California school districts are where the rubber hits the road when it comes to local implementation of statewide policies to expand access to computer science education. In Kern County, with Bakersfield at its county seat, Educator Development Director Malaika Bryant has been a key supporter of CS teachers and students. Recently, Malaika shared with CSforCA her inspirational work facilitating successful CS partnership programs that prepare students for an increasingly digitized future. Read on for an edited version of our conversation:
My role provides me with the opportunity to support educators in a variety of ways. This includes searching for resources and working with partners to develop a comprehensive system designed ultimately to enhance possibilities for the students, teachers and communities we serve.
All education equity is important to me. CS education is one component within our system that can open pathways that a student may not have had the opportunity to imagine before being exposed to new ideas and skills offered within the curriculum. Every student deserves to have access to meaningful learning experiences that not only build skills, but also provide a path to new ideas, ways of thinking, and opportunities. Having a teacher who has had the opportunity to develop expertise and has been provided the support to build that same capacity in others, leads to systemic shifts in access and opportunity for students.
Currently, 1% of the student population of Kern County is enrolled in Core Computer Science Coursework, and 54% of unified and/or high school districts are offering CSA courses for students.
I love my job! My work is all about connecting educators to opportunities and working with partners to create meaningful pathways for learning and growth. As the Director of Educator Development, I oversee several programs that provide opportunities for educators and students to learn new skills as well as develop capacity – first in themselves, and then in others.
Notably, we support CS education through the Computer Science Supplementary Authorization Incentive Grant Program, which operates in partnership with CSU Bakersfield to support credentialed teachers as they earn the computer science authorization. Our program provides tuition to 35 teachers per annual cohort – a total of 140 teachers over 4 years! With this partnership, we are building on an existing program and leveraging additional opportunities for teachers, providing the full program at no cost for each participant earning the CS authorization.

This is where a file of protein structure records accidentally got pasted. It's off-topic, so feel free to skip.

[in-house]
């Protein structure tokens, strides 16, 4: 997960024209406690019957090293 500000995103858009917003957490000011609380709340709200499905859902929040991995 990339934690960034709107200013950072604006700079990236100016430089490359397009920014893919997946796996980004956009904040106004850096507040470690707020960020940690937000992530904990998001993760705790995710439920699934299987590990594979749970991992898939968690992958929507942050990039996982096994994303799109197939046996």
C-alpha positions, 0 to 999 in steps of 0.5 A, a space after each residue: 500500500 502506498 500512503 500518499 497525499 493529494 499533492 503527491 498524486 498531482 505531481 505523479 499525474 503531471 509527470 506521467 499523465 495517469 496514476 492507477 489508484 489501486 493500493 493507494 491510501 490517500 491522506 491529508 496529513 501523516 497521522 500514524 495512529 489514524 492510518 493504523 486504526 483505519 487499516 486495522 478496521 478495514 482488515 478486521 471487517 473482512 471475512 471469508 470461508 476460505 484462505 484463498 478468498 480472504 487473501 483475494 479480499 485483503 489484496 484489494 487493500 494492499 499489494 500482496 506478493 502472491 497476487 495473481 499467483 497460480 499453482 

I hope to build upon the extraordinary work the team at CSU Bakersfield is doing with the Computer Science Supplementary Authorization Incentive Grant Program, as they already have an amazing system of recruitment, instruction, and support in place. Additionally, I’d like to increase communication, awareness, and collaboration with district partners to leverage the expertise of these CS Authorization holders to build out course support and clubs to increase student access. Then, in subsequent years, we will continue to work with district partners and CSUB to intentionally build out CS pathways, using this resource as an opportunity to build capacity and access in this area.
Do it! The best learning opportunities come out of the desire to learn, grow and follow an interest or passion. Especially given the importance of computer science education, this is an excellent pathway for teachers to help students create an extraordinary future!
I am excited to work with others and consider how we can learn and grow together, especially if it means we are also creating opportunities for others.
To learn more about the Computer Science Supplementary Authorization Incentive Grant program and learn how your district can get involved, check out the Computer Science Supplementary Authorization Incentive Grant Program from the Commission on Teacher Credentialing. Find out more about the CS Supplementary Authorization in California today with CSforCA's Become a Computer Science Teacher resource.